The study of the tracks left behind as words and meanings develop and evolve. Sometimes, this can lead to interesting perspectives that can loosen assumptions, expecially when applied to words of common usage. For example, when we say that something "exists" we often mean that something is solid and certain. But the roots of the Latin "exsistere" are "ex" ("out") and "sistere" which means "to stand up". So what we are saying can also simply means that there is a "standing out", a "vividness".

Etymology also makes for great made up words like sanguage. A well-written etymology will lend credibility to the most stupid theories; and a good pseudoetymology is a joy to the heart.
Another thing etymologies are good for is explaining ununderstandable grammar rules, like irregular past tenses and participles in English, or bizarre pluralization rules in French.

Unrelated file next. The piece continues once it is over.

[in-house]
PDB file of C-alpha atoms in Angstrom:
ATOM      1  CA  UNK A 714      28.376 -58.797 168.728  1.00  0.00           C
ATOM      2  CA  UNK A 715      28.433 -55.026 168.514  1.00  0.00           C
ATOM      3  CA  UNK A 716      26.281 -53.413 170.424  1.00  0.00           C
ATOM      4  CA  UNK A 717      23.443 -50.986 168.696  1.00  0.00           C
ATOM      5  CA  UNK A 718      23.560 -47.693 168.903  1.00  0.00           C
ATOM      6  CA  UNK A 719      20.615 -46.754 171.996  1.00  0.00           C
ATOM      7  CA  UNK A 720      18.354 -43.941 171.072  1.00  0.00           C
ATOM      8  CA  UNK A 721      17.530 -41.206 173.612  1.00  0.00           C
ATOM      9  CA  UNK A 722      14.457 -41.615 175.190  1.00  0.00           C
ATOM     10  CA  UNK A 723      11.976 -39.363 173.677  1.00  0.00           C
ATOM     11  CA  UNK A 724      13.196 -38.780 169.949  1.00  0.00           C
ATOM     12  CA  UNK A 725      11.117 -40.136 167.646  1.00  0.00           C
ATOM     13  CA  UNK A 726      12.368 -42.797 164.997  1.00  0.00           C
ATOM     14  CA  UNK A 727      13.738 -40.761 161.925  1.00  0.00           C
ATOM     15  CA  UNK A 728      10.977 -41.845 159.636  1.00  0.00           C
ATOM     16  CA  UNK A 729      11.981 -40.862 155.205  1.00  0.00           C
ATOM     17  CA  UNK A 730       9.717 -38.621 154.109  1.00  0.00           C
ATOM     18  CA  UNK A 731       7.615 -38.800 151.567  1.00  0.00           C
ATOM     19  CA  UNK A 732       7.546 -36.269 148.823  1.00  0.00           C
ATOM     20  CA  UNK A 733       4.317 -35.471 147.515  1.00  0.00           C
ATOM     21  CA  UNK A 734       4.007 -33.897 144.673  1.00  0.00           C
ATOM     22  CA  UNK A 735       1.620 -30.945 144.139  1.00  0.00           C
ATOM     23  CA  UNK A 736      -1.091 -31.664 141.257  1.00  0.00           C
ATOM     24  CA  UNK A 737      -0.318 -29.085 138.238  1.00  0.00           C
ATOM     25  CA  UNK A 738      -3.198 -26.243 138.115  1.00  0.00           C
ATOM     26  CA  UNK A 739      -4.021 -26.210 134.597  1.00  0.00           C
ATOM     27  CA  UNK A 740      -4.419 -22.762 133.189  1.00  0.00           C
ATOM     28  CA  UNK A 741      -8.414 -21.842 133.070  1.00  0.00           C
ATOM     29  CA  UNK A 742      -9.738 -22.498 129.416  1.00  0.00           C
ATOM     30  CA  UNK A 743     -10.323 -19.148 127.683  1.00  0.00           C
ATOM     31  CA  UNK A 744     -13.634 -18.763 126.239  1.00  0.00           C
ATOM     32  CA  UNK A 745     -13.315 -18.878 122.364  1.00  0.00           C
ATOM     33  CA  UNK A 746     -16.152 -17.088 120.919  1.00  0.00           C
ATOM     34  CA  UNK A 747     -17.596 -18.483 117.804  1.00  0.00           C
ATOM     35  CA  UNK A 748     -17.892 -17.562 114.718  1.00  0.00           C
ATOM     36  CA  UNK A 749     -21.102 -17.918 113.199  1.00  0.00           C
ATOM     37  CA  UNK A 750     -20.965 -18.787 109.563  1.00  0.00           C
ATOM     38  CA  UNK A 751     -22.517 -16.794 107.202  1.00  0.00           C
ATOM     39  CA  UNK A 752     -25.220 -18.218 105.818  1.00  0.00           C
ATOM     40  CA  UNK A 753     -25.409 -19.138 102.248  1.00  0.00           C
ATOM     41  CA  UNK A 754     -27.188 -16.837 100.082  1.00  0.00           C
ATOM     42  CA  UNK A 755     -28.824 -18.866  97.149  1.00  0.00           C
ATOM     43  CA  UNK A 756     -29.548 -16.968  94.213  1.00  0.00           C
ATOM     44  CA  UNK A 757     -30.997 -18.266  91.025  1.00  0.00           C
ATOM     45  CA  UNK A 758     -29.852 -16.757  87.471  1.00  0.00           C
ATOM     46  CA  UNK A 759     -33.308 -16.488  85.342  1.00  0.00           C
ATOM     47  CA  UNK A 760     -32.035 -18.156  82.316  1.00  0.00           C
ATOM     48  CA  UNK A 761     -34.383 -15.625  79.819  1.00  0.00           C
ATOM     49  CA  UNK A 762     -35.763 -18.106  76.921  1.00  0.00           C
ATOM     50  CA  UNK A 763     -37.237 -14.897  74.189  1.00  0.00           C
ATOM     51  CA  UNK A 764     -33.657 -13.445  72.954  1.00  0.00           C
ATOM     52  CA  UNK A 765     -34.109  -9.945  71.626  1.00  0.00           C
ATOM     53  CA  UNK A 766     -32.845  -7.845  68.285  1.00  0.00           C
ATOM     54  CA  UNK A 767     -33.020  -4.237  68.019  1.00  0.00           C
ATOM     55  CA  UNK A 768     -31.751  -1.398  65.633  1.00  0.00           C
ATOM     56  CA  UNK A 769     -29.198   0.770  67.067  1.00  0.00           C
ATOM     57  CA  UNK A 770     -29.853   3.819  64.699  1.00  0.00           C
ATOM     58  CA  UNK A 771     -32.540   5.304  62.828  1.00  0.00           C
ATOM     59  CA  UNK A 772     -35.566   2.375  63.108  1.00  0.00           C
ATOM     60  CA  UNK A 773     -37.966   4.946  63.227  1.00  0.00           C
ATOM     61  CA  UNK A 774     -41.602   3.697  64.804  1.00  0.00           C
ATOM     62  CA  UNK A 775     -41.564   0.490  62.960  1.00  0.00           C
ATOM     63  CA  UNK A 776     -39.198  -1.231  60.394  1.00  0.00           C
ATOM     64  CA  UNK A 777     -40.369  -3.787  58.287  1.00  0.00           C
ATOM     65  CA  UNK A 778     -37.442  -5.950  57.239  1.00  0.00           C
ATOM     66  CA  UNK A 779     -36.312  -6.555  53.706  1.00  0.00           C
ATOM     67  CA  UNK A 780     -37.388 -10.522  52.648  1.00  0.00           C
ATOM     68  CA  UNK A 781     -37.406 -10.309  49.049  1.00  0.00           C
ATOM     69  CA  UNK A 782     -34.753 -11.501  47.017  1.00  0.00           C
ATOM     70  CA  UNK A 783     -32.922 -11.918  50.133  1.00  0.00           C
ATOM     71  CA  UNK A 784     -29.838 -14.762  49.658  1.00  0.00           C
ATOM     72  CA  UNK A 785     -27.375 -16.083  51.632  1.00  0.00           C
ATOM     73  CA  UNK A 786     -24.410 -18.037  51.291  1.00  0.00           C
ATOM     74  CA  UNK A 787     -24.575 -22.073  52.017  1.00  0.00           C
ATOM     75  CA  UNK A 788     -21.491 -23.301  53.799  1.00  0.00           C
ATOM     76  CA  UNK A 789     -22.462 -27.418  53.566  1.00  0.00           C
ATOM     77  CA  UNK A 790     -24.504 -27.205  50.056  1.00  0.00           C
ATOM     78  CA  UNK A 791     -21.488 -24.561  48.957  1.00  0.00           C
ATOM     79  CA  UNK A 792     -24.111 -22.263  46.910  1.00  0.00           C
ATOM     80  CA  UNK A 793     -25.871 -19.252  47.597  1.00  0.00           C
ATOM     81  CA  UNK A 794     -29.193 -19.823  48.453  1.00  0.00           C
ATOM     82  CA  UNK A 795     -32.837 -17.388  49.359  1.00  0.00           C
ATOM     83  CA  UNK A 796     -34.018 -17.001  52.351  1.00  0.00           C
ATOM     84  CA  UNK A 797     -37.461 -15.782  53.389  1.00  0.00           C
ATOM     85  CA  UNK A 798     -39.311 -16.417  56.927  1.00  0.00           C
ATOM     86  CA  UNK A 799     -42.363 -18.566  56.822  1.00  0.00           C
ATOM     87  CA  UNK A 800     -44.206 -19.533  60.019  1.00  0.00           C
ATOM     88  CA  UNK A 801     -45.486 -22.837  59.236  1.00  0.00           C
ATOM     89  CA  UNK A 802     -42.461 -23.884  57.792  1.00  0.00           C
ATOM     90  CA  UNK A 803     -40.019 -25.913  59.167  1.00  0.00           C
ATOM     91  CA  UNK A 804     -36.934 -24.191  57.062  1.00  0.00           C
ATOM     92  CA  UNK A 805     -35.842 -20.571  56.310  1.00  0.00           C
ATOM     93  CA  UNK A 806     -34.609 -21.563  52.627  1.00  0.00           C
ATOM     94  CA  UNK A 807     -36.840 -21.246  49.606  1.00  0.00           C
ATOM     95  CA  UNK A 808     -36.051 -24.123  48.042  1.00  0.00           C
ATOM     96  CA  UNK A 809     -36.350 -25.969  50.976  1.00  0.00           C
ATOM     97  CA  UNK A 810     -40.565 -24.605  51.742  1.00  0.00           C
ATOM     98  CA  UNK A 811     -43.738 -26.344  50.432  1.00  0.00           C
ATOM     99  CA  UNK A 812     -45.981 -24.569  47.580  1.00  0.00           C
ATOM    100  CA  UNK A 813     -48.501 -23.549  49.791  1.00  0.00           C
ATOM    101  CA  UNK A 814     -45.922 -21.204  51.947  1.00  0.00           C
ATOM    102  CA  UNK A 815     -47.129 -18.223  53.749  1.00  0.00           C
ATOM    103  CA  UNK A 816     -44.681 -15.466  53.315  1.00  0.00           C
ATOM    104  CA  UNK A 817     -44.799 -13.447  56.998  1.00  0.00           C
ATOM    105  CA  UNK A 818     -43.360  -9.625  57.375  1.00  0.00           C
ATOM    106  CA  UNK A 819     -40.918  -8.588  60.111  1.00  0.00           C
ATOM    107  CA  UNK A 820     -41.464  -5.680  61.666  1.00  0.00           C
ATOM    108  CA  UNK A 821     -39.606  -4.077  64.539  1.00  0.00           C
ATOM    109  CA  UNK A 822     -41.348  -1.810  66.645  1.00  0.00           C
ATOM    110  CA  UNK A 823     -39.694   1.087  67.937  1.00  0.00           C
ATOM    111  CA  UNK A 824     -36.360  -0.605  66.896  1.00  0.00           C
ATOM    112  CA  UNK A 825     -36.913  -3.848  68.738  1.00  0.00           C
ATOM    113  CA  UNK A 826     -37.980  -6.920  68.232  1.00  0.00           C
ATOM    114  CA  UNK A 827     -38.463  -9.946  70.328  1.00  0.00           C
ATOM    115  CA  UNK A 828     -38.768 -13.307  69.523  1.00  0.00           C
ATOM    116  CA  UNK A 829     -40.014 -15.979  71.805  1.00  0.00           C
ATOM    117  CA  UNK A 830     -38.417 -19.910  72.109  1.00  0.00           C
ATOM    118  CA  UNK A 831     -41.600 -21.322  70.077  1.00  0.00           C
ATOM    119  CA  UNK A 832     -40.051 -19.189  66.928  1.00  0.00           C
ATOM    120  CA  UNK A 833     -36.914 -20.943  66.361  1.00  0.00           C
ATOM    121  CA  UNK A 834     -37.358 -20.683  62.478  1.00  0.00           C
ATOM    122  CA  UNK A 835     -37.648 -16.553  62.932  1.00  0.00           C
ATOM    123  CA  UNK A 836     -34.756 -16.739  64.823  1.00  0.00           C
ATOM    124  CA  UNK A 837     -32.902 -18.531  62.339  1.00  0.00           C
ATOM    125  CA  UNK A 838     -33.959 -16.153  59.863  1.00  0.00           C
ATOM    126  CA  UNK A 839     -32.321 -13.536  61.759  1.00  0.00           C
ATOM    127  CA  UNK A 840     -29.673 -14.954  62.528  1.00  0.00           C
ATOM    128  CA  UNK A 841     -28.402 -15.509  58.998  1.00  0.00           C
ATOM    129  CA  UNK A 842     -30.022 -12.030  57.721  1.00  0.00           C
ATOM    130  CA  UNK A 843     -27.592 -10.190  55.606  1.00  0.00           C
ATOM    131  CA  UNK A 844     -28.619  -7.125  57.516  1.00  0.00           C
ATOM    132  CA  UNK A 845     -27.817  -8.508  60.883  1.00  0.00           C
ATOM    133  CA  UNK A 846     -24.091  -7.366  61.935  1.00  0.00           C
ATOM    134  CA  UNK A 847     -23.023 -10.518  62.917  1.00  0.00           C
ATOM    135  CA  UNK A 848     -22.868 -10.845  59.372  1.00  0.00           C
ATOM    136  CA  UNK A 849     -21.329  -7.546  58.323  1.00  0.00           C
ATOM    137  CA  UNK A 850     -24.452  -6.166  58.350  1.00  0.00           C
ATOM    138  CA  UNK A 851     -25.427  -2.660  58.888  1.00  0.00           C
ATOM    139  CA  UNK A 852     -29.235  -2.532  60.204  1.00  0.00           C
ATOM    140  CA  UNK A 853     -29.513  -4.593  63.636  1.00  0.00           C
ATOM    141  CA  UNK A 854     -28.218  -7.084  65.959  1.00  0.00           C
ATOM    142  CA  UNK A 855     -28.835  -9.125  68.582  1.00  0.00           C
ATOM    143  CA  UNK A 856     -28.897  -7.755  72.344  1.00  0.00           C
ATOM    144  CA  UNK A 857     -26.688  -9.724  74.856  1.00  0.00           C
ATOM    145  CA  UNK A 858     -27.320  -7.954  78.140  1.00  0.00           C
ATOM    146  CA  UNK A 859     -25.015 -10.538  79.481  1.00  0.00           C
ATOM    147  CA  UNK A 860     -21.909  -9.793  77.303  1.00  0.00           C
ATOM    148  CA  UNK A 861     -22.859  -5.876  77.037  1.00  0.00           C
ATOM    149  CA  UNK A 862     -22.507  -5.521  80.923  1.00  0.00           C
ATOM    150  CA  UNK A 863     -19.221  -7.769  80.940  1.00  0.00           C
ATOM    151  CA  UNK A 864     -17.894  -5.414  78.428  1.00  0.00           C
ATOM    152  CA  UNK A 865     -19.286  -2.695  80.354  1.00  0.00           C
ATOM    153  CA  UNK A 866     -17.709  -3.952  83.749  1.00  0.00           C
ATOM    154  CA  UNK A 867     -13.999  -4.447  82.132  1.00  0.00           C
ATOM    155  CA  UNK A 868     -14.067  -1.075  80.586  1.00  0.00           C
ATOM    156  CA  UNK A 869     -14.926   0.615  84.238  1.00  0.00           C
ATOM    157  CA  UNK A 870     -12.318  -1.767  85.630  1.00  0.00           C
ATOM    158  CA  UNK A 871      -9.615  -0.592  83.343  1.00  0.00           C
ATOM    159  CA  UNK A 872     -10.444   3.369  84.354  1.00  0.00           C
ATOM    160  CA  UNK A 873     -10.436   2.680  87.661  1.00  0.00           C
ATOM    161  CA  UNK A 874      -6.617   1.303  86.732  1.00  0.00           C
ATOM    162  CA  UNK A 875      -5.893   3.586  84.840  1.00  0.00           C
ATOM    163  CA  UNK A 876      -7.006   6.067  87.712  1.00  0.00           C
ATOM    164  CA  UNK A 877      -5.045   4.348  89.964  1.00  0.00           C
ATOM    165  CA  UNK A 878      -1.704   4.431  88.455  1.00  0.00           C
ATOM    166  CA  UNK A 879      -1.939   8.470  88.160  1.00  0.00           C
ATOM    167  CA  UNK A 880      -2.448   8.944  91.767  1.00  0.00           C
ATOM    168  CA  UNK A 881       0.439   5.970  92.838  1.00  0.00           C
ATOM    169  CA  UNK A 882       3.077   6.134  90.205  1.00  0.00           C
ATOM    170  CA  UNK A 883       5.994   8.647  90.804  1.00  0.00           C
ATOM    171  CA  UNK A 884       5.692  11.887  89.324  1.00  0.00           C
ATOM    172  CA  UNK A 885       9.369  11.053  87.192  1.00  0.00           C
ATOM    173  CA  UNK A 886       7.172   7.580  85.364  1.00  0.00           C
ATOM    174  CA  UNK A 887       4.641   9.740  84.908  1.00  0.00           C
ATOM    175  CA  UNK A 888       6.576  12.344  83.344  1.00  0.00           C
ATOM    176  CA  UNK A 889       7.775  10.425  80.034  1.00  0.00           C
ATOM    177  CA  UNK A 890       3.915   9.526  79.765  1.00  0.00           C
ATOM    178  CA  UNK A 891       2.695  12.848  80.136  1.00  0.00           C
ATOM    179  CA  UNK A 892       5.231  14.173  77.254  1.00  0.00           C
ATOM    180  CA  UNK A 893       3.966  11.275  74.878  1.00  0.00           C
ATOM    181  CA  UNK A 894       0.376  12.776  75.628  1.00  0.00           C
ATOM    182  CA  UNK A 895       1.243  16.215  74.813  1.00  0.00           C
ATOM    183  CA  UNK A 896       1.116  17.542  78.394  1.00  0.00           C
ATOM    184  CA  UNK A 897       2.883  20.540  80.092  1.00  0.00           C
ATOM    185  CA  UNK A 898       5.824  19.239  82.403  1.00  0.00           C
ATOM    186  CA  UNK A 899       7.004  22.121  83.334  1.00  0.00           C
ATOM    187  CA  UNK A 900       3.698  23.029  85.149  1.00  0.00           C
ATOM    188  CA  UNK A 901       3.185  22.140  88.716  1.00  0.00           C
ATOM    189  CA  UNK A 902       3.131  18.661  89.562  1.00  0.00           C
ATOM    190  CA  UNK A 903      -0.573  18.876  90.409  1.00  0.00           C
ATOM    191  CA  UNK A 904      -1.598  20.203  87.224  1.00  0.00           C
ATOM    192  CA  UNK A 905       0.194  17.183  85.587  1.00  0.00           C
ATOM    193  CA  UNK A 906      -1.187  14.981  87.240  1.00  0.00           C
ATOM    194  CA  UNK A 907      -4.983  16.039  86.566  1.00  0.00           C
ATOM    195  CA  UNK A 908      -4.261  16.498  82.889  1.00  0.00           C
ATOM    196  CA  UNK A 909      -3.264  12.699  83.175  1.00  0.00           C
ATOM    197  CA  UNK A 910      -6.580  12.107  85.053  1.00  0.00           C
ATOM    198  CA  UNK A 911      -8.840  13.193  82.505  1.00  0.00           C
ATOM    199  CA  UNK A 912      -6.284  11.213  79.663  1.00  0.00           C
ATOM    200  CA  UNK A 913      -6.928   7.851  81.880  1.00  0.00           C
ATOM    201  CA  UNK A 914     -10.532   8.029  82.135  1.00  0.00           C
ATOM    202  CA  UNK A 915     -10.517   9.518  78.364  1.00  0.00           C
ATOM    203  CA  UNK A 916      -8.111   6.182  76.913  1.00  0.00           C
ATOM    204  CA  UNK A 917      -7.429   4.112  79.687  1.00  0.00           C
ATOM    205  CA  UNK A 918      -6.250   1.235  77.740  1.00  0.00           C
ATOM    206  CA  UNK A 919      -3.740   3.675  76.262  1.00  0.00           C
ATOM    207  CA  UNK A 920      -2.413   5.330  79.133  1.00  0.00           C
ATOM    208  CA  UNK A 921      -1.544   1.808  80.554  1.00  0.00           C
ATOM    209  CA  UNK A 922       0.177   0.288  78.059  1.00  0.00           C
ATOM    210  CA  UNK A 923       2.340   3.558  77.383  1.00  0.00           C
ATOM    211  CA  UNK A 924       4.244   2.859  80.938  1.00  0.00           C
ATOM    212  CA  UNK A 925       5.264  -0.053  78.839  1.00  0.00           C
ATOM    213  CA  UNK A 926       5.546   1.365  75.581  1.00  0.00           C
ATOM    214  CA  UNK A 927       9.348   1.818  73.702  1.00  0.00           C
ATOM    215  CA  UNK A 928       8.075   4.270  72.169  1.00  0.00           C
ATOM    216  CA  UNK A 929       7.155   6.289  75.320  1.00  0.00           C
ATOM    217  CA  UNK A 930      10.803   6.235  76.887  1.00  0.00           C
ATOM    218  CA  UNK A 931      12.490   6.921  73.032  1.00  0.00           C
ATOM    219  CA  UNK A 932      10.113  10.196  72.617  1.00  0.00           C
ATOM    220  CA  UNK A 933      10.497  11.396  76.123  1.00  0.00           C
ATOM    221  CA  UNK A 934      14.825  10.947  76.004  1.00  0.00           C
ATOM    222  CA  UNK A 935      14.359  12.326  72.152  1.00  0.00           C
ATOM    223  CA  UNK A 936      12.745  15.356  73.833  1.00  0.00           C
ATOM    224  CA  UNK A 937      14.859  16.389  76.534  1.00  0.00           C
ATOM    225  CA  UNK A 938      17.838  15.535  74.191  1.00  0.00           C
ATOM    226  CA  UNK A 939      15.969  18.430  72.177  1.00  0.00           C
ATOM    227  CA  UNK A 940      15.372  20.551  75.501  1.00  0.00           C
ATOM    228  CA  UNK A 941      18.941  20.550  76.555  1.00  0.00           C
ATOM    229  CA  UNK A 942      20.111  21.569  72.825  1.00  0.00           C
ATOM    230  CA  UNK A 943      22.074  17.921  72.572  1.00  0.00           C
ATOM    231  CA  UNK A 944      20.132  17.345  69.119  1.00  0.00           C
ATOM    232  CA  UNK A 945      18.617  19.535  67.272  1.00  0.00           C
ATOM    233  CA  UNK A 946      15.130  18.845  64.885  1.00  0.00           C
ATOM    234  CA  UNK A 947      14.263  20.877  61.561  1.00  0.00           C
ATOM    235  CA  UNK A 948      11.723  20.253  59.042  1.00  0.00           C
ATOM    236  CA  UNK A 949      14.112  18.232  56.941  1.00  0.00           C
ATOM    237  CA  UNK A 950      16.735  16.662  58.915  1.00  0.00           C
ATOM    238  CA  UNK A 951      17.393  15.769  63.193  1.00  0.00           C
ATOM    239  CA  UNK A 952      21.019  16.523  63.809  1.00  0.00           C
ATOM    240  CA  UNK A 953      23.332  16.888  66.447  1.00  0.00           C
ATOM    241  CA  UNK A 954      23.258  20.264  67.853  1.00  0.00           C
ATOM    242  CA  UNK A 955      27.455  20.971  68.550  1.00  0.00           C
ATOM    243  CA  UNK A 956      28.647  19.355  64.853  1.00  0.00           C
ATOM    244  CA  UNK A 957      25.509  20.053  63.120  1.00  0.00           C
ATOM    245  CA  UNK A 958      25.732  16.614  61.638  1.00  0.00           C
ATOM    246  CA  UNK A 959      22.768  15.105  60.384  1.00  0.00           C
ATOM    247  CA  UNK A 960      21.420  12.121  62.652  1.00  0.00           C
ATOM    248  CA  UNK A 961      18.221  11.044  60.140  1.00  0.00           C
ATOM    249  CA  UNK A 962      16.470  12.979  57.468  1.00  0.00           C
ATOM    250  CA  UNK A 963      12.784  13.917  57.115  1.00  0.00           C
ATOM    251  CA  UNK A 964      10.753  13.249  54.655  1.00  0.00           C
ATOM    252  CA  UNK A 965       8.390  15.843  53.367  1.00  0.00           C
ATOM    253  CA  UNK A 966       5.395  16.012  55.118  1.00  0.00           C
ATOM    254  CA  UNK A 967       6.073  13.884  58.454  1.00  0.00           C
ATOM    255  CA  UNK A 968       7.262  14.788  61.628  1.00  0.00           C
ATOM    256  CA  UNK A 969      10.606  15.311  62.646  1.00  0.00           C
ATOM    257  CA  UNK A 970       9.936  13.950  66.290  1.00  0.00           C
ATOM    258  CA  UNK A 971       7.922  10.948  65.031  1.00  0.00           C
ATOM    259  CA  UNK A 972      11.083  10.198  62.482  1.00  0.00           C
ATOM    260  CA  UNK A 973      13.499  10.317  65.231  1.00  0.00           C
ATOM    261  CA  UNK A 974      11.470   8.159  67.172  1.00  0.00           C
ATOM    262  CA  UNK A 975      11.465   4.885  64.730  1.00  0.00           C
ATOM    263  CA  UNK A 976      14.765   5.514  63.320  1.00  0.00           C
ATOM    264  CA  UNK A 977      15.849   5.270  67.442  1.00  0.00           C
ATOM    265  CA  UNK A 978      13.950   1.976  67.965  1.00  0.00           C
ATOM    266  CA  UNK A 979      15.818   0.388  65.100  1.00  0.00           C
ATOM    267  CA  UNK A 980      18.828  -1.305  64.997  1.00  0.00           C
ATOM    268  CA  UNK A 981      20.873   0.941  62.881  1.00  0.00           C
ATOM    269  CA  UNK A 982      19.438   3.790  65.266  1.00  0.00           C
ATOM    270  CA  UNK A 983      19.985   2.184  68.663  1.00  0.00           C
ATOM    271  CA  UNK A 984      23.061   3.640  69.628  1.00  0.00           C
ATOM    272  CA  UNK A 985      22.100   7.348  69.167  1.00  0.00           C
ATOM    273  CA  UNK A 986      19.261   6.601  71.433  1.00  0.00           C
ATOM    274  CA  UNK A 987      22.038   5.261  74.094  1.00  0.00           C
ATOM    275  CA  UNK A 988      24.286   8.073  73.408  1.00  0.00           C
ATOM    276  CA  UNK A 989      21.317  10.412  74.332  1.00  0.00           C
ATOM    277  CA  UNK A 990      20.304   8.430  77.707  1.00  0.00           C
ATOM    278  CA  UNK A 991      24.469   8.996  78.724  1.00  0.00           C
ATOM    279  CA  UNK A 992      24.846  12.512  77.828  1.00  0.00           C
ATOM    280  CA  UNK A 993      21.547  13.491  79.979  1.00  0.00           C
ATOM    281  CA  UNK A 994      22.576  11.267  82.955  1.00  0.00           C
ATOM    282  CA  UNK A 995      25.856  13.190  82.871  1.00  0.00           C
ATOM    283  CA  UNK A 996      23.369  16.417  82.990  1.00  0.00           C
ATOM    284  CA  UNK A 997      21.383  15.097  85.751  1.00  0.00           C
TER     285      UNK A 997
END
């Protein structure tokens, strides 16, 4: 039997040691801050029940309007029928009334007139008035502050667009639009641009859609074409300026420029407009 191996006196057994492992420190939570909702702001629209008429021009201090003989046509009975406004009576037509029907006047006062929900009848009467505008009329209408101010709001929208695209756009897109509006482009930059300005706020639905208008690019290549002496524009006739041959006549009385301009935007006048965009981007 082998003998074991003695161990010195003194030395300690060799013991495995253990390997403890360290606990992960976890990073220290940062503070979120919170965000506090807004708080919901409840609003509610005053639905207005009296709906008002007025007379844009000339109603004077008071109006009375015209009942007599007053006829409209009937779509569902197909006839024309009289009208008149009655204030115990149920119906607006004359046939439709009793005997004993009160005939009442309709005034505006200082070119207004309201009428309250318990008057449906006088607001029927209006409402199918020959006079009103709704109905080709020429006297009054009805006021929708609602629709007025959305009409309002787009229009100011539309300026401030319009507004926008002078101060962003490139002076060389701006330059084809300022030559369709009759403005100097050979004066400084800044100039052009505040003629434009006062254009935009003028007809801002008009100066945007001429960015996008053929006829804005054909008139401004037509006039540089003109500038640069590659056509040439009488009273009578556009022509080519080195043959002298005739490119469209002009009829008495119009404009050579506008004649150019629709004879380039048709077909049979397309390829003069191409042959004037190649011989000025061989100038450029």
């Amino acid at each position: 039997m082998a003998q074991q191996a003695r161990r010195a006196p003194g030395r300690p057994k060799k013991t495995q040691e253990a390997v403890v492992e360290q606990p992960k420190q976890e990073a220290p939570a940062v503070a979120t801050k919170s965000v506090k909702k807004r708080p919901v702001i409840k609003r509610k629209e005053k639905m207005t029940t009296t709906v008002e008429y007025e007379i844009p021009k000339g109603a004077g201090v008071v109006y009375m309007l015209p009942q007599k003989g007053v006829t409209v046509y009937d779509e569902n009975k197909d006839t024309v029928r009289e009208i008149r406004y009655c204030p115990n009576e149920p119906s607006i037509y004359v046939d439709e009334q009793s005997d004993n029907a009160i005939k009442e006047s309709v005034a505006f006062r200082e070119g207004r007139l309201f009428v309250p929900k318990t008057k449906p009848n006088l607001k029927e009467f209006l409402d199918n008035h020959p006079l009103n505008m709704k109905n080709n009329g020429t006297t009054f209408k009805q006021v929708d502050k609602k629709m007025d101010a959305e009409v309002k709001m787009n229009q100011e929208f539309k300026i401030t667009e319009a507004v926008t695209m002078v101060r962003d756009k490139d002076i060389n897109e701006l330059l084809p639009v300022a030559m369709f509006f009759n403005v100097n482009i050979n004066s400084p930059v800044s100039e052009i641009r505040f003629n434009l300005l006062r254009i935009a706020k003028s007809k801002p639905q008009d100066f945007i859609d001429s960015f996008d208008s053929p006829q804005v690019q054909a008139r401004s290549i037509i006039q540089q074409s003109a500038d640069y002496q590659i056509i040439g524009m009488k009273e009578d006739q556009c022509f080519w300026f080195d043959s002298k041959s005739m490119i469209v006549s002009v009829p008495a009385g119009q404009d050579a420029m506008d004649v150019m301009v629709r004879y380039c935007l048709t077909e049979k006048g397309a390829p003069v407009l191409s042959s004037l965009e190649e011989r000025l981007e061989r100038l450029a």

I will now digress: my mother, being a university professor of Latin and Greek has a natural obsession for etymologies, and the rest of the family happily shares it.
A constant companion at dinner was a big, slightly greasy, dictionary with word histories, later replaced with a vastly more complete five-volumes etymological dictionary.
The moment I had some money from teaching, I immediately went out and bought a copy of the compact edition of the OED: and therein lies madness.

Et`y*mol"o*gy (?), n.; pl. Etymologies (#). [L.etymologia, Gr. ; etymon + discourse, description: cf. F. 'etymologie. See Etymon, and -logy.]

1.

That branch of philological science which treats of the history of words, tracing out their origin, primitive significance, and changes of form and meaning.

2.

That part of grammar which relates to the changes in the form of the words in a language; inflection.

 

© Webster 1913.

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